(Don't forget to check out the Music Review Group. If you submit your own writeup, I may even feature your thoughts on the site.)Musical je ne sais quoi: When you have Charlotte Gainsbourg and Beck teaming up to write an album, it better be good, and IRM doesn't disappoint. Taken from the French acronym for an MRI, Gainsbourg drew inspiration from her own MRIs following her water-skiing accident (and resulting hemorrhage) in 2007. As such, "Master's Hand" includes the lyrics "Paint my bones/ Drill my brain/ All full of holes" and the title track incorporates robotic, machine noise. Sounds dismal, but the overall affect is often beautiful and mysterious, sweeping strings paired with Gainsbourg's sexy, whispered sing-talking. And of course you have Beck and Gainsbourg's catchy duet "Heaven Can Wait." In a word: IRM is just cool. Soulful healing: Ever since Corinne Bailey Rae's husband died of an accidental overdose nearly two years ago, the singer has been laying low. Now, she's back in a big way, delivering a rich, layered sophomore album titled The Sea, and surprise — it's actually eerily comforting and uplifting. "Love's on Its Way" conveys some of Rae's despair, but a nice build makes for a pretty, haunting track, and on "The Blackest Lily" she takes on a harder-edged sound. Both are excellent, but my favorite is "Paris Nights/New York Mornings" which feels happy-go-lucky and romantic (and makes me want to dance!) all at the same time.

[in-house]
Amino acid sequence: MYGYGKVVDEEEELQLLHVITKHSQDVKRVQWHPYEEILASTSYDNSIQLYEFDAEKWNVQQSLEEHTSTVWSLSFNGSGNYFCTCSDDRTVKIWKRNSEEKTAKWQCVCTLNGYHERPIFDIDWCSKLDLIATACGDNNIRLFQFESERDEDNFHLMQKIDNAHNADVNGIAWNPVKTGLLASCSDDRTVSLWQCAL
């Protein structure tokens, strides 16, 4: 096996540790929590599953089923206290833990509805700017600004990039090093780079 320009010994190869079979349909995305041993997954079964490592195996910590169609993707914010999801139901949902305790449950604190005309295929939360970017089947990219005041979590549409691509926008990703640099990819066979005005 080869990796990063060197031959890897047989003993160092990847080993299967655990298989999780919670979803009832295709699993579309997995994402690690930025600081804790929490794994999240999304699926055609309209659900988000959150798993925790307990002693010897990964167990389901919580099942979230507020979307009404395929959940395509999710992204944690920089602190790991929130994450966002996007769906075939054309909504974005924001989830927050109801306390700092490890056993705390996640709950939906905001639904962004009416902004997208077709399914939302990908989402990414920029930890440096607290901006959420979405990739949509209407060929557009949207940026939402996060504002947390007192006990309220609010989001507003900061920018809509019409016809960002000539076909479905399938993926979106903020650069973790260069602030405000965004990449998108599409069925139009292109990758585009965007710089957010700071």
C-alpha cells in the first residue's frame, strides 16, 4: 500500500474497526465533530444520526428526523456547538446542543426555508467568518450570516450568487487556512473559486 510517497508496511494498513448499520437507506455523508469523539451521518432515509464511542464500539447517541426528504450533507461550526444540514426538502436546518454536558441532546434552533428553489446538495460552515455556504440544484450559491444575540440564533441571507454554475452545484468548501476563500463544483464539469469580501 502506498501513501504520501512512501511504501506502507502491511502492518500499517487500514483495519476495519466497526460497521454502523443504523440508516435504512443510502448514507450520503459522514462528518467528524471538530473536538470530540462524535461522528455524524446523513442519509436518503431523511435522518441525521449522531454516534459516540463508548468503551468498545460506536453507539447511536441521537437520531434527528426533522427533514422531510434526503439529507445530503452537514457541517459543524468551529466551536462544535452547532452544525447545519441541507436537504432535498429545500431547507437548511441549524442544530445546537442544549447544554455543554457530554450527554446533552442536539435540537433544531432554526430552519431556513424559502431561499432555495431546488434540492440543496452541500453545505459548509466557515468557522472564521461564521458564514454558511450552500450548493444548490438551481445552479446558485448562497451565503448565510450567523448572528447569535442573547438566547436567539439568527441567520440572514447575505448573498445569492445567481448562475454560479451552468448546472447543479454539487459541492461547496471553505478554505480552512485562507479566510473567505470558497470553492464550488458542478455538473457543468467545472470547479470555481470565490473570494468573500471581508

One more release when you read more.Childlike wonder: Following their 2008 release Distortion, The Magnetic Fields, led by frontman Stephin Merritt, are taking the opposite approach with the more stripped-down Realism. It's the sort of hipster-approved album you might hear in a Michael Cera movie: quirky, banjo-strumming tunes that at times feel cutesy, e.g. "We Are Having a Hootenanny" which, in addition to having an awesome title, sounds like a kid's singalong at Summer camp. Also worth checking out: the music-box-like ballad "Interlude" and "You Must Be Out of Your Mind," which is simple and upbeat, despite a darker warning of the pains of growing up.